Questionnaire in Omnibus studies

An omnibus survey is a particular type of study on which clients buy space for their own questions. The questionnaire can therefore cover a number of different subject areas for a number of different clients. The cost of sampling and contacting these respondents is effectively shared between all of the clients, making this a cost-effective way of asking a limited number of questions of a large sample or one that is expensive to sample.

Several different topics are asked about, and the question writer will not know what has been previously covered. The first question should therefore include a bridging phrase or sentence to indicate that a change of subject is about to occur.

Omnibus surveys are normally charged by the number of questions; whether they are pre-coded or open-ended; whether they use prompts or not; and the proportion of the sample of which they are asked. To keep down the cost, question writers must decide what are the most essential questions they need to cover, in order to limit the number.

The order of the questions may also be affected by the desire to keep down the cost. For example, we may be interested in asking some ques­tions of people who have visited or considered visiting a particular resort. Normally we might ask:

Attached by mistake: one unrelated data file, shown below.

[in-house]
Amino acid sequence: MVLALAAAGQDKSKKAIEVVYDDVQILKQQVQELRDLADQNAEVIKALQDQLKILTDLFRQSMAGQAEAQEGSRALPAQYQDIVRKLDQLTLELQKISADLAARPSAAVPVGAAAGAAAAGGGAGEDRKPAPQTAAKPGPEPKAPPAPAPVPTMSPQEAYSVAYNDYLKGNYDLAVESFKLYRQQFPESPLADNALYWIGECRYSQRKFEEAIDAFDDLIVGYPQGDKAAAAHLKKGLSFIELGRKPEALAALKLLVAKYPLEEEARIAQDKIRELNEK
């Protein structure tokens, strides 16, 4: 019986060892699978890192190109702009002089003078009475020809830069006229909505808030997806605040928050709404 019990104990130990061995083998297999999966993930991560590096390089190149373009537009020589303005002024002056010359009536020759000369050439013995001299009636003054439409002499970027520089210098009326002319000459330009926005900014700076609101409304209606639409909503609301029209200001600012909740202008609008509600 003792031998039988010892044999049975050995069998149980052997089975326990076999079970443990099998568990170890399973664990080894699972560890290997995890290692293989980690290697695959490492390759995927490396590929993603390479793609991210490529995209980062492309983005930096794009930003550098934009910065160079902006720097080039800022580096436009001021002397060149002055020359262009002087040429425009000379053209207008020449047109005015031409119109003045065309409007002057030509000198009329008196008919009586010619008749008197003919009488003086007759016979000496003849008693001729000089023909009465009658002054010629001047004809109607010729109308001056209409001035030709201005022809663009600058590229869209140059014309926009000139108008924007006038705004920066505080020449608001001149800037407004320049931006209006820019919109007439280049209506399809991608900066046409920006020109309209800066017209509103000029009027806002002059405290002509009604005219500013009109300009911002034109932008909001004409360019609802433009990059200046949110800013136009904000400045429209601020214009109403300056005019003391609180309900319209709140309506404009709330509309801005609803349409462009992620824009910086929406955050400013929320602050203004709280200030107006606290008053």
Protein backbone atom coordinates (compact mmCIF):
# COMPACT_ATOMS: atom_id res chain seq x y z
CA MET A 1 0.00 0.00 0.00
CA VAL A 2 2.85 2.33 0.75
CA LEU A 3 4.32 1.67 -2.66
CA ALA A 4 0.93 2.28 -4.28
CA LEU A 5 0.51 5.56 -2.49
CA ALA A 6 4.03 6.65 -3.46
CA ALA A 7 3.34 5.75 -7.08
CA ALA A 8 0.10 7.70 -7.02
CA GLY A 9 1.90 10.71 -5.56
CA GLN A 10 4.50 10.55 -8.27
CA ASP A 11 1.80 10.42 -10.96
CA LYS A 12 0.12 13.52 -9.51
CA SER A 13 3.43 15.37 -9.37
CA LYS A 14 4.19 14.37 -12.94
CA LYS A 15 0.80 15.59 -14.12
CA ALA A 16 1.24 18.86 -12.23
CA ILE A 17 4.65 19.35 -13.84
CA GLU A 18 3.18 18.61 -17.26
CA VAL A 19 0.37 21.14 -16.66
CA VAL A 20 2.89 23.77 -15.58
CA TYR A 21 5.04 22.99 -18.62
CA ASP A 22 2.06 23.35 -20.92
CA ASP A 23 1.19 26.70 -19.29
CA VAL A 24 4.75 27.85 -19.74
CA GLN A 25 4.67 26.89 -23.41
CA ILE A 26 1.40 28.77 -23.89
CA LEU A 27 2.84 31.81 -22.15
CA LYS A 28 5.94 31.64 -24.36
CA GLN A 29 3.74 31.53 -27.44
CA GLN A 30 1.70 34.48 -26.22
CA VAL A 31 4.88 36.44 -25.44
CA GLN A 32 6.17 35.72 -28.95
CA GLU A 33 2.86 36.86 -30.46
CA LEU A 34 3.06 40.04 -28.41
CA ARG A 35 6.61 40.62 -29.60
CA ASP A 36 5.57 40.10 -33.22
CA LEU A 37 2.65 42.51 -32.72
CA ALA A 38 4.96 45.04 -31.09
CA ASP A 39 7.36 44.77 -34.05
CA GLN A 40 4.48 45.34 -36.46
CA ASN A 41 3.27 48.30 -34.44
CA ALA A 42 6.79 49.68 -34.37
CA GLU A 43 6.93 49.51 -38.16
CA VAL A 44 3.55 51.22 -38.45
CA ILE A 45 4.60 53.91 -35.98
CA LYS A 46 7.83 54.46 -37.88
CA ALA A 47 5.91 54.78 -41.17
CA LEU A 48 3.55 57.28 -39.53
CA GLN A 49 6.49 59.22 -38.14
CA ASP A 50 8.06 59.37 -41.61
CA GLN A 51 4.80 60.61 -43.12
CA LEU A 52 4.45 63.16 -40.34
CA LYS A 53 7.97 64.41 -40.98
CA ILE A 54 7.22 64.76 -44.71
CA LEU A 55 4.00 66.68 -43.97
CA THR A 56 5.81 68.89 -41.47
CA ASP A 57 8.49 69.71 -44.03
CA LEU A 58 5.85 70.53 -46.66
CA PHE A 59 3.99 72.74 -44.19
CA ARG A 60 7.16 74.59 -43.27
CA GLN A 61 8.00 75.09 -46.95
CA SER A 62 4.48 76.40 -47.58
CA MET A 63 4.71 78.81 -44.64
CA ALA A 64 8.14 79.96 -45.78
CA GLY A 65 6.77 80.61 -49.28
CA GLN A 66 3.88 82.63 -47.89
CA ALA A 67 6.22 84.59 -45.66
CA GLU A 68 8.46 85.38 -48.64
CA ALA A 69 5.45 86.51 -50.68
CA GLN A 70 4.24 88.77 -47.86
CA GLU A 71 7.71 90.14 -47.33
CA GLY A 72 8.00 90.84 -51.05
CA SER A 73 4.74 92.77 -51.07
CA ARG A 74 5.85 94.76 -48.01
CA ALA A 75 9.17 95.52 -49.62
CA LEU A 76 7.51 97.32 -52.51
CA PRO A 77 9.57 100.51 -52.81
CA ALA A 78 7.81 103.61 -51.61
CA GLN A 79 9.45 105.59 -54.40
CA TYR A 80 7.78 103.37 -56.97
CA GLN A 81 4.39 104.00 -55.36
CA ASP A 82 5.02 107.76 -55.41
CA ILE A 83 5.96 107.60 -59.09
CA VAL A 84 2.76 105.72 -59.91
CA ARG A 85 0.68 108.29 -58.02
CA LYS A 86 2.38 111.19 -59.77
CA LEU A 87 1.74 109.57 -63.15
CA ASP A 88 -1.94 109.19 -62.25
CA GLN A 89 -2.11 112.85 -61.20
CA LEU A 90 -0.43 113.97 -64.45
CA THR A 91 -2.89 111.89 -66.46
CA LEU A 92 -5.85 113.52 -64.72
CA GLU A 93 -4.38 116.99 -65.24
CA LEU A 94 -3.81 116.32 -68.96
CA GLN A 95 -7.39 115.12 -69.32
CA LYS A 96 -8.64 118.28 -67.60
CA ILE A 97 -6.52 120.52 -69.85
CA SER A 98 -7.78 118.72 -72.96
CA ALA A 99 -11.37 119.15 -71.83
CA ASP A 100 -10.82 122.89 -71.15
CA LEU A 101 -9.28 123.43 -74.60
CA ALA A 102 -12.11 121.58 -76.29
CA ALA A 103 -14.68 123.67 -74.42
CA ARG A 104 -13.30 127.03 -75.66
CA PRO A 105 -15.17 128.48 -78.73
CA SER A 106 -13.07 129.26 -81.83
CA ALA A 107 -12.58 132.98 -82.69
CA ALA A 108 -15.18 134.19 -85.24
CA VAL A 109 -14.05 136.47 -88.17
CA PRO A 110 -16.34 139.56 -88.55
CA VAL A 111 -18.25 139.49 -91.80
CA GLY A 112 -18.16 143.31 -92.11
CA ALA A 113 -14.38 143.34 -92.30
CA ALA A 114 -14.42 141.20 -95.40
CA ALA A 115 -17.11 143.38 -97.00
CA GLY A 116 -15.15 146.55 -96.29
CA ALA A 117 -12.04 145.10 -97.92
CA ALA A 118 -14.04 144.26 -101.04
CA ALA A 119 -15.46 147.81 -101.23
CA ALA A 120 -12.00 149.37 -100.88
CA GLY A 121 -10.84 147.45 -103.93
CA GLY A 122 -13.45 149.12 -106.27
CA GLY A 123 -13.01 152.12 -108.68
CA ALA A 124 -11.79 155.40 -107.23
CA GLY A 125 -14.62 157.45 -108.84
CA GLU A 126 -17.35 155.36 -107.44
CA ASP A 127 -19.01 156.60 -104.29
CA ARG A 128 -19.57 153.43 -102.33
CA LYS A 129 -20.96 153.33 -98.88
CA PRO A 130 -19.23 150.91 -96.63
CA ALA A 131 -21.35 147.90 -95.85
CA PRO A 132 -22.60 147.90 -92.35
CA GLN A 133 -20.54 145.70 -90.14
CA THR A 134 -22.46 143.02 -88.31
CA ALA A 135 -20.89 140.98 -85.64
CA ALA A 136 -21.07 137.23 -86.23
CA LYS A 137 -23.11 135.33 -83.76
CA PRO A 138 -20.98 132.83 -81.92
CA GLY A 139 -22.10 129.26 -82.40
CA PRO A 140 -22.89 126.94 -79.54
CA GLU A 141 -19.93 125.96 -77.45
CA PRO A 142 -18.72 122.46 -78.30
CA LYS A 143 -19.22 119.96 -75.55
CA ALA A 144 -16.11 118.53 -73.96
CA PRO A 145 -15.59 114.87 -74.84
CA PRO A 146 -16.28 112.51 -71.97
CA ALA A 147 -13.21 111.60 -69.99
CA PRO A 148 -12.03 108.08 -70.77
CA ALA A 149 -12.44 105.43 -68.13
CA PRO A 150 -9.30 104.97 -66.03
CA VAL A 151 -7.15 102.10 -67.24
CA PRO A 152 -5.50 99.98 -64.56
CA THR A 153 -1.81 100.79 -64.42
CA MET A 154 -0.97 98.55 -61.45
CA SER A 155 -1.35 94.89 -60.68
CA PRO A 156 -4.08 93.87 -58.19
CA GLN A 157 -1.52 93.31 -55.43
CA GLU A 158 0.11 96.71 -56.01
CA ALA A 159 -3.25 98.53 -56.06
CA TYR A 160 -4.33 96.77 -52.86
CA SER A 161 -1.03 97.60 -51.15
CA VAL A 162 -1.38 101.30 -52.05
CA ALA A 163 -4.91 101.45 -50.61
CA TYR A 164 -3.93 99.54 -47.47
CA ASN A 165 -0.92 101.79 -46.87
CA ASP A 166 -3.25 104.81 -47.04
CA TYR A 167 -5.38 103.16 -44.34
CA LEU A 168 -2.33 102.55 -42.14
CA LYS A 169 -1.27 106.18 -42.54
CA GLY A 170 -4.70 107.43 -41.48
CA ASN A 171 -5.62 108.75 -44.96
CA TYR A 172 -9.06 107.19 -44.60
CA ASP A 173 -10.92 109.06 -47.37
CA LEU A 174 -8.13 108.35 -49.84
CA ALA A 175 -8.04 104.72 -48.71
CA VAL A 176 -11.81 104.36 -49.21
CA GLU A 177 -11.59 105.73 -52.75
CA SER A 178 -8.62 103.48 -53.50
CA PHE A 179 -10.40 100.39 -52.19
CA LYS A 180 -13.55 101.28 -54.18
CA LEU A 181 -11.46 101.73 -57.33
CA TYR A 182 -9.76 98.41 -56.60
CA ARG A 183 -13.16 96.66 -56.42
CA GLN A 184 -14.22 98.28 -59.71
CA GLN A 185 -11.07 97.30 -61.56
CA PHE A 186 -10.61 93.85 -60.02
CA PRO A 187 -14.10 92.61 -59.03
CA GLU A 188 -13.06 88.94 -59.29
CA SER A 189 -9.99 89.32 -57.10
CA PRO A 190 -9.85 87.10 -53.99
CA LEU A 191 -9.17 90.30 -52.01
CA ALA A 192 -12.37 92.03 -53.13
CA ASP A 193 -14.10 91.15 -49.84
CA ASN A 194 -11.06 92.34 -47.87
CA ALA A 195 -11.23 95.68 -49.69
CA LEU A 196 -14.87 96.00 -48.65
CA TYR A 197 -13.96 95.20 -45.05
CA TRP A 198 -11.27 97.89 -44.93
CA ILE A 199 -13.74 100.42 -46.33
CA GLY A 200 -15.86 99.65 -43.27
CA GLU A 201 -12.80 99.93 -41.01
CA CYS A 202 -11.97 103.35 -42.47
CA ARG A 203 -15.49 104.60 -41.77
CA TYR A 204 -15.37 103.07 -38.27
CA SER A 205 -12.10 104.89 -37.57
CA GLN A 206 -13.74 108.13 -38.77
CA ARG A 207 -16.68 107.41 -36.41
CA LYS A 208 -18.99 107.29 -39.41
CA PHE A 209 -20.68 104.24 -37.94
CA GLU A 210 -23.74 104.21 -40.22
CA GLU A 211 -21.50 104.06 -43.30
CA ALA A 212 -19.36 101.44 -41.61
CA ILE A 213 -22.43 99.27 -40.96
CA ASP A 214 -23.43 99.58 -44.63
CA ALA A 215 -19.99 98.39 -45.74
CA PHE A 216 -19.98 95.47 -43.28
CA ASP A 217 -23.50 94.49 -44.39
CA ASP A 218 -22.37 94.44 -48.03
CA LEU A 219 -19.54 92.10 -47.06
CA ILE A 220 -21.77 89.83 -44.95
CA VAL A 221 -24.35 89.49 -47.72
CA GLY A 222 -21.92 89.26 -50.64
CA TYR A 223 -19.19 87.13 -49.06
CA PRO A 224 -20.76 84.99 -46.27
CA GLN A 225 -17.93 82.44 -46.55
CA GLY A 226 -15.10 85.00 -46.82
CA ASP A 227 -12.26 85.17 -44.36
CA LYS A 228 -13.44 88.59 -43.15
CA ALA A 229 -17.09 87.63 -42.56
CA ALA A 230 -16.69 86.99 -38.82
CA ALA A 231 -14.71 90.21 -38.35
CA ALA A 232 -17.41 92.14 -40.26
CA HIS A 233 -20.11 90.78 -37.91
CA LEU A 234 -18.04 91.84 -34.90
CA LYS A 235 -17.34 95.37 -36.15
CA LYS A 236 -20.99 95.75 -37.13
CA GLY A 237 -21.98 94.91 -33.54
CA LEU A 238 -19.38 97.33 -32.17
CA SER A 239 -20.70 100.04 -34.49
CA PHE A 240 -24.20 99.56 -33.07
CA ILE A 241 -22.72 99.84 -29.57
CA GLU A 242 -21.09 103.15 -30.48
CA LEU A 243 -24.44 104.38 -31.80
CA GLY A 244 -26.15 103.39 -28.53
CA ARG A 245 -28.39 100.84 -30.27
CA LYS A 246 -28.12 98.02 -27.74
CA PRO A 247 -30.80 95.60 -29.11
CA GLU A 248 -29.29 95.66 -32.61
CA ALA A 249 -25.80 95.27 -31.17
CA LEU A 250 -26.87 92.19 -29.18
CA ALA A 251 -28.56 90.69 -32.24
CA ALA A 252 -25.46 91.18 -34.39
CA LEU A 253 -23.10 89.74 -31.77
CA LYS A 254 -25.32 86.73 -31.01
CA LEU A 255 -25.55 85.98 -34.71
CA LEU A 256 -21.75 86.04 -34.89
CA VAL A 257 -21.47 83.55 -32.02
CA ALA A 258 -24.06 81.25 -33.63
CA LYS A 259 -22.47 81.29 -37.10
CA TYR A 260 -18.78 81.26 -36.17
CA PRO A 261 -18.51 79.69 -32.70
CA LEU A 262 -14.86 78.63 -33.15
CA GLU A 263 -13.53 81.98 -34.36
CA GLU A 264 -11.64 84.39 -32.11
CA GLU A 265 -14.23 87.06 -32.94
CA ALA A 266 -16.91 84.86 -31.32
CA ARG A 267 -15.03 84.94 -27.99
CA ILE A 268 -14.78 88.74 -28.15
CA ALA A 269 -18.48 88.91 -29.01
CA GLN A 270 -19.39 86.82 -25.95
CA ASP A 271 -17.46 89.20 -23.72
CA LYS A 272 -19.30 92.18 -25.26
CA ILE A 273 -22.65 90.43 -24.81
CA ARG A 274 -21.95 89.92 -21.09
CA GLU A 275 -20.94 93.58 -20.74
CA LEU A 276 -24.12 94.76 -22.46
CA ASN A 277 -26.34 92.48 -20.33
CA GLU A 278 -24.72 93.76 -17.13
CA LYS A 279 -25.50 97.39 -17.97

Which of the resorts on this card have you ever visited?


And which others have you ever considered visiting?

Both questions would be asked of all respondents.

However, if the number who have visited or have considered visiting is a minority, the cost can be reduced by reversing the questions:


Which of the following resorts have you ever considered visiting,

regardless of whether you have actually visited them?


And which have you actually visited?

The first question is still asked of all respondents, but the second one is only asked of people who say that they have considered the resort in which we are interested. We can still classify all respondents into the three categories – visited, considered but not visited, and not considered – but, because the second question is only asked of a minority of the sample, we have saved money.

Source: Brace Ian (2018), Questionnaire Design: How to Plan, Structure and Write Survey Material for Effective Market Research, Kogan Page; 4th edition.

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